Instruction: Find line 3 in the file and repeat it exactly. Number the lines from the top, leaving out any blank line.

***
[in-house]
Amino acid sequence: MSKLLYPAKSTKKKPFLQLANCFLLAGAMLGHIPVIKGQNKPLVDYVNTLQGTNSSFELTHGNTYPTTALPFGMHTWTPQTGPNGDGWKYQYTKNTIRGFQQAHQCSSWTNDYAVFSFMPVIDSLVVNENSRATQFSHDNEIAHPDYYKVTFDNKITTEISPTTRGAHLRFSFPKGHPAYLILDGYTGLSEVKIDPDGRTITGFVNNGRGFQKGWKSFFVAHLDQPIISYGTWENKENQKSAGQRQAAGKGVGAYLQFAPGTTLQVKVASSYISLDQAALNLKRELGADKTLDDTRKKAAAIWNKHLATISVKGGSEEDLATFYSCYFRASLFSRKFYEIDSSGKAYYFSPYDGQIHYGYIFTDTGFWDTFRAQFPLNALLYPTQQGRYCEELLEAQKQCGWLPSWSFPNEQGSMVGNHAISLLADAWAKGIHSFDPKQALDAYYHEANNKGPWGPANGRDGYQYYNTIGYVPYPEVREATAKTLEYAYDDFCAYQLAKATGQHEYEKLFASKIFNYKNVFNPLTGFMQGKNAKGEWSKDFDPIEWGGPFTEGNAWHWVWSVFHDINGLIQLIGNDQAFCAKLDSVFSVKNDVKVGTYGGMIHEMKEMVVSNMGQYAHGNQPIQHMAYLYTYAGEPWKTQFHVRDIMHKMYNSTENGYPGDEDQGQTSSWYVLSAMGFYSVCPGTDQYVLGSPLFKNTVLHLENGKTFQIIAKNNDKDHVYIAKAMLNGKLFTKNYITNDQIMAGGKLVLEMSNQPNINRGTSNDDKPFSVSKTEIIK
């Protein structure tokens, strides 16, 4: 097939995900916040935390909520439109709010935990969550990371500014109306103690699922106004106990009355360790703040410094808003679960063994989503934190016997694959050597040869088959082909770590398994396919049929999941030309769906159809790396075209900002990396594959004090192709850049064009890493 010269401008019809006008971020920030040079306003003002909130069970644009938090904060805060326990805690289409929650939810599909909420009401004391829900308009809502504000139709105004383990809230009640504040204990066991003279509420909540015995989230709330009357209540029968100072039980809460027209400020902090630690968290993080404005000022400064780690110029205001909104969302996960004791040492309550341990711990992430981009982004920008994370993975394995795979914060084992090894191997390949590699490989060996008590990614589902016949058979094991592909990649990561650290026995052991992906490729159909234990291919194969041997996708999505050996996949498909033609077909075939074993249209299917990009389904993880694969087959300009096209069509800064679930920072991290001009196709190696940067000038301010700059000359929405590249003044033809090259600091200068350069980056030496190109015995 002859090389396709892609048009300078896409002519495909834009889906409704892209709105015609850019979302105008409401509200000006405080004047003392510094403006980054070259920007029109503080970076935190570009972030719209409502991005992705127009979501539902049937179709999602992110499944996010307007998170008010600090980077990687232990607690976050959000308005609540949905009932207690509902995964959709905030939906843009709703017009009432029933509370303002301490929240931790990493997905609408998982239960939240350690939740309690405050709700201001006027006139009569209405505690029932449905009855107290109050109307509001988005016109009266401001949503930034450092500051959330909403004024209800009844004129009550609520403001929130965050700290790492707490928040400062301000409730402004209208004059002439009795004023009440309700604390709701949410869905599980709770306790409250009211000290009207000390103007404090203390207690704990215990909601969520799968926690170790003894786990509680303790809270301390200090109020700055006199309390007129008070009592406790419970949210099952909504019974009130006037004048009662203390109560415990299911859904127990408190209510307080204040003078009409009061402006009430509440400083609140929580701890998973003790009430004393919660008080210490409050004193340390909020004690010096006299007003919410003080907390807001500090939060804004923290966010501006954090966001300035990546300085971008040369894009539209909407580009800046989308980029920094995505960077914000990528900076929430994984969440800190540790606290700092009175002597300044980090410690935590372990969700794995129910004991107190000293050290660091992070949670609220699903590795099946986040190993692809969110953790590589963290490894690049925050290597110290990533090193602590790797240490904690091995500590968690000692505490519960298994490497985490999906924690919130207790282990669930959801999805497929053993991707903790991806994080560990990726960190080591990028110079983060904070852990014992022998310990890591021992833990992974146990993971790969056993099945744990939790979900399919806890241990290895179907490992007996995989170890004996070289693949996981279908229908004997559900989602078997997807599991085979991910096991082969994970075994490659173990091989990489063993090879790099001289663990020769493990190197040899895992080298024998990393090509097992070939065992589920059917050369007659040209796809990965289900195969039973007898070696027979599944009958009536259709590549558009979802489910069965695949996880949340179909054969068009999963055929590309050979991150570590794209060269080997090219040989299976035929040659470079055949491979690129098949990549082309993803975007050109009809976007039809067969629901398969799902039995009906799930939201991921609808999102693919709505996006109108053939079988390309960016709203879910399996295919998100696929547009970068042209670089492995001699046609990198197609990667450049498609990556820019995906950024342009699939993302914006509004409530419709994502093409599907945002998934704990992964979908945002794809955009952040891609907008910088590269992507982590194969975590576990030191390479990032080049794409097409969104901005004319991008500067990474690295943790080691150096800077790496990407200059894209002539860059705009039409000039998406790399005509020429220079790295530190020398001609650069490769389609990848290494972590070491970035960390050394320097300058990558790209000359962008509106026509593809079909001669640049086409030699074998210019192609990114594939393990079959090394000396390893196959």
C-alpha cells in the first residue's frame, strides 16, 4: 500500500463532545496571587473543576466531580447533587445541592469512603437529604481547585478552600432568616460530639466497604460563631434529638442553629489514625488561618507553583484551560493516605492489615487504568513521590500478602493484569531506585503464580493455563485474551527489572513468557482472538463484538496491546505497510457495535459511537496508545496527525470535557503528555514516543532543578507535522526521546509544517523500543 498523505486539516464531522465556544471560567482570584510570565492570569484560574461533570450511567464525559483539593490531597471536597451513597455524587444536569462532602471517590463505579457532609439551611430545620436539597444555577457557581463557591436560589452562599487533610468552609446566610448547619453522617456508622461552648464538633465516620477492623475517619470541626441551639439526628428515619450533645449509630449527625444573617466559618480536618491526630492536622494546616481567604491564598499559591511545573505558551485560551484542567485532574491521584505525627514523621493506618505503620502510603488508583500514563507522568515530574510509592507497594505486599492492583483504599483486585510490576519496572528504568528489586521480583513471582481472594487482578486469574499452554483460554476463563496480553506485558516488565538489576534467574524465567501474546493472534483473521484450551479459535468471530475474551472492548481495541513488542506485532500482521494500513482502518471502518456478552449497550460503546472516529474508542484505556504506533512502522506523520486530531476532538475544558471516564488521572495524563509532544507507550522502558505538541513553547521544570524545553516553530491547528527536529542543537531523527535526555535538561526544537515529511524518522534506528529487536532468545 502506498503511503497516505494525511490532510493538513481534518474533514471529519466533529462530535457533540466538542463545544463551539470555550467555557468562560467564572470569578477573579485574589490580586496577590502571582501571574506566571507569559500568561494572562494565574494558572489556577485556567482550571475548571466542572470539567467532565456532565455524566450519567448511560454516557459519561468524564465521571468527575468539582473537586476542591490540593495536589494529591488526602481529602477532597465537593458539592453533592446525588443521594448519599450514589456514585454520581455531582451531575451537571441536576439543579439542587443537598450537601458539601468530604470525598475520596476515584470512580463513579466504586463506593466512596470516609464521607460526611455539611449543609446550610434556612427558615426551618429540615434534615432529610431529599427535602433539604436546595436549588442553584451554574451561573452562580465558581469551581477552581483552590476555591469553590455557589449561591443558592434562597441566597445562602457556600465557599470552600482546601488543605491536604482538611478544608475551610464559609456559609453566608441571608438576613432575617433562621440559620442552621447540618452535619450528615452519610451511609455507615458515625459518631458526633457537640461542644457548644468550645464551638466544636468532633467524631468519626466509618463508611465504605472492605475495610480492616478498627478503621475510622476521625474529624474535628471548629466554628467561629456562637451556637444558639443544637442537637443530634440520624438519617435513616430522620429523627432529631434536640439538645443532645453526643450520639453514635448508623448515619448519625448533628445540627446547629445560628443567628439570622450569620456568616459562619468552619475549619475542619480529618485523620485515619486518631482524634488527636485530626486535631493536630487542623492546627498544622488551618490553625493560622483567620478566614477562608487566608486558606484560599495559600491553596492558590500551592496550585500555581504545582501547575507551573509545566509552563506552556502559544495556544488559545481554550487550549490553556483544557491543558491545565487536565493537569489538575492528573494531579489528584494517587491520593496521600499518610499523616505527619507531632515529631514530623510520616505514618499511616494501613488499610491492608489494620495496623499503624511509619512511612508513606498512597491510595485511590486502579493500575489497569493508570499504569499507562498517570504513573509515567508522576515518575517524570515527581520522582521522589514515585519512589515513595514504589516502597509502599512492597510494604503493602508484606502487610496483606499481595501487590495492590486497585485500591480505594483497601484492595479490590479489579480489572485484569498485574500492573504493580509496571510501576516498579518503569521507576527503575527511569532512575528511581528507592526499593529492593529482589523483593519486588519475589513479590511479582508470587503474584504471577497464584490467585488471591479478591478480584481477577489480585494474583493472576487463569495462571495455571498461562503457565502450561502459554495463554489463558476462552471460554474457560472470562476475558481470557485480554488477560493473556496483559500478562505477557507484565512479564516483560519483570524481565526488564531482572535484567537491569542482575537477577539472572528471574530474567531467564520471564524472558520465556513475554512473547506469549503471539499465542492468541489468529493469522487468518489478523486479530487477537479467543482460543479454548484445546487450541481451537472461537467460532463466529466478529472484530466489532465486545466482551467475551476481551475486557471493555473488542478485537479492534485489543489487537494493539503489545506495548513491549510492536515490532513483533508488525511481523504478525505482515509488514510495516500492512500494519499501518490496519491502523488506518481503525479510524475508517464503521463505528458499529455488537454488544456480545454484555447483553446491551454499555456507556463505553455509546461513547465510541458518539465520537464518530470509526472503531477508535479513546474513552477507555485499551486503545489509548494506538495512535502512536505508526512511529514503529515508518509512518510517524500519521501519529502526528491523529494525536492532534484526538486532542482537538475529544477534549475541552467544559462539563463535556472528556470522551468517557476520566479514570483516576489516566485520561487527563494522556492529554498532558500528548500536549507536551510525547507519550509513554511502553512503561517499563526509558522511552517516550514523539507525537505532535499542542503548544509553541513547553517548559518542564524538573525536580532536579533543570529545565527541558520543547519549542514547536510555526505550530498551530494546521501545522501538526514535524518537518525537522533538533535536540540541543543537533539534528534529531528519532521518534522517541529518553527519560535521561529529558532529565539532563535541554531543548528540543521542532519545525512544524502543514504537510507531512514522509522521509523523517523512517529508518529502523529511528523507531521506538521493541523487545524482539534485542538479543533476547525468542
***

């Protein structure tokens, strides 16, 4: 097939995900916040935390909520439109709010935990969550990371500014109306103690699922106004106990009355360790703040410094808003679960063994989503934190016997694959050597040869088959082909770590398994396919049929999941030309769906159809790396075209900002990396594959004090192709850049064009890493 010269401008019809006008971020920030040079306003003002909130069970644009938090904060805060326990805690289409929650939810599909909420009401004391829900308009809502504000139709105004383990809230009640504040204990066991003279509420909540015995989230709330009357209540029968100072039980809460027209400020902090630690968290993080404005000022400064780690110029205001909104969302996960004791040492309550341990711990992430981009982004920008994370993975394995795979914060084992090894191997390949590699490989060996008590990614589902016949058979094991592909990649990561650290026995052991992906490729159909234990291919194969041997996708999505050996996949498909033609077909075939074993249209299917990009389904993880694969087959300009096209069509800064679930920072991290001009196709190696940067000038301010700059000359929405590249003044033809090259600091200068350069980056030496190109015995 002859090389396709892609048009300078896409002519495909834009889906409704892209709105015609850019979302105008409401509200000006405080004047003392510094403006980054070259920007029109503080970076935190570009972030719209409502991005992705127009979501539902049937179709999602992110499944996010307007998170008010600090980077990687232990607690976050959000308005609540949905009932207690509902995964959709905030939906843009709703017009009432029933509370303002301490929240931790990493997905609408998982239960939240350690939740309690405050709700201001006027006139009569209405505690029932449905009855107290109050109307509001988005016109009266401001949503930034450092500051959330909403004024209800009844004129009550609520403001929130965050700290790492707490928040400062301000409730402004209208004059002439009795004023009440309700604390709701949410869905599980709770306790409250009211000290009207000390103007404090203390207690704990215990909601969520799968926690170790003894786990509680303790809270301390200090109020700055006199309390007129008070009592406790419970949210099952909504019974009130006037004048009662203390109560415990299911859904127990408190209510307080204040003078009409009061402006009430509440400083609140929580701890998973003790009430004393919660008080210490409050004193340390909020004690010096006299007003919410003080907390807001500090939060804004923290966010501006954090966001300035990546300085971008040369894009539209909407580009800046989308980029920094995505960077914000990528900076929430994984969440800190540790606290700092009175002597300044980090410690935590372990969700794995129910004991107190000293050290660091992070949670609220699903590795099946986040190993692809969110953790590589963290490894690049925050290597110290990533090193602590790797240490904690091995500590968690000692505490519960298994490497985490999906924690919130207790282990669930959801999805497929053993991707903790991806994080560990990726960190080591990028110079983060904070852990014992022998310990890591021992833990992974146990993971790969056993099945744990939790979900399919806890241990290895179907490992007996995989170890004996070289693949996981279908229908004997559900989602078997997807599991085979991910096991082969994970075994490659173990091989990489063993090879790099001289663990020769493990190197040899895992080298024998990393090509097992070939065992589920059917050369007659040209796809990965289900195969039973007898070696027979599944009958009536259709590549558009979802489910069965695949996880949340179909054969068009999963055929590309050979991150570590794209060269080997090219040989299976035929040659470079055949491979690129098949990549082309993803975007050109009809976007039809067969629901398969799902039995009906799930939201991921609808999102693919709505996006109108053939079988390309960016709203879910399996295919998100696929547009970068042209670089492995001699046609990198197609990667450049498609990556820019995906950024342009699939993302914006509004409530419709994502093409599907945002998934704990992964979908945002794809955009952040891609907008910088590269992507982590194969975590576990030191390479990032080049794409097409969104901005004319991008500067990474690295943790080691150096800077790496990407200059894209002539860059705009039409000039998406790399005509020429220079790295530190020398001609650069490769389609990848290494972590070491970035960390050394320097300058990558790209000359962008509106026509593809079909001669640049086409030699074998210019192609990114594939393990079959090394000396390893196959």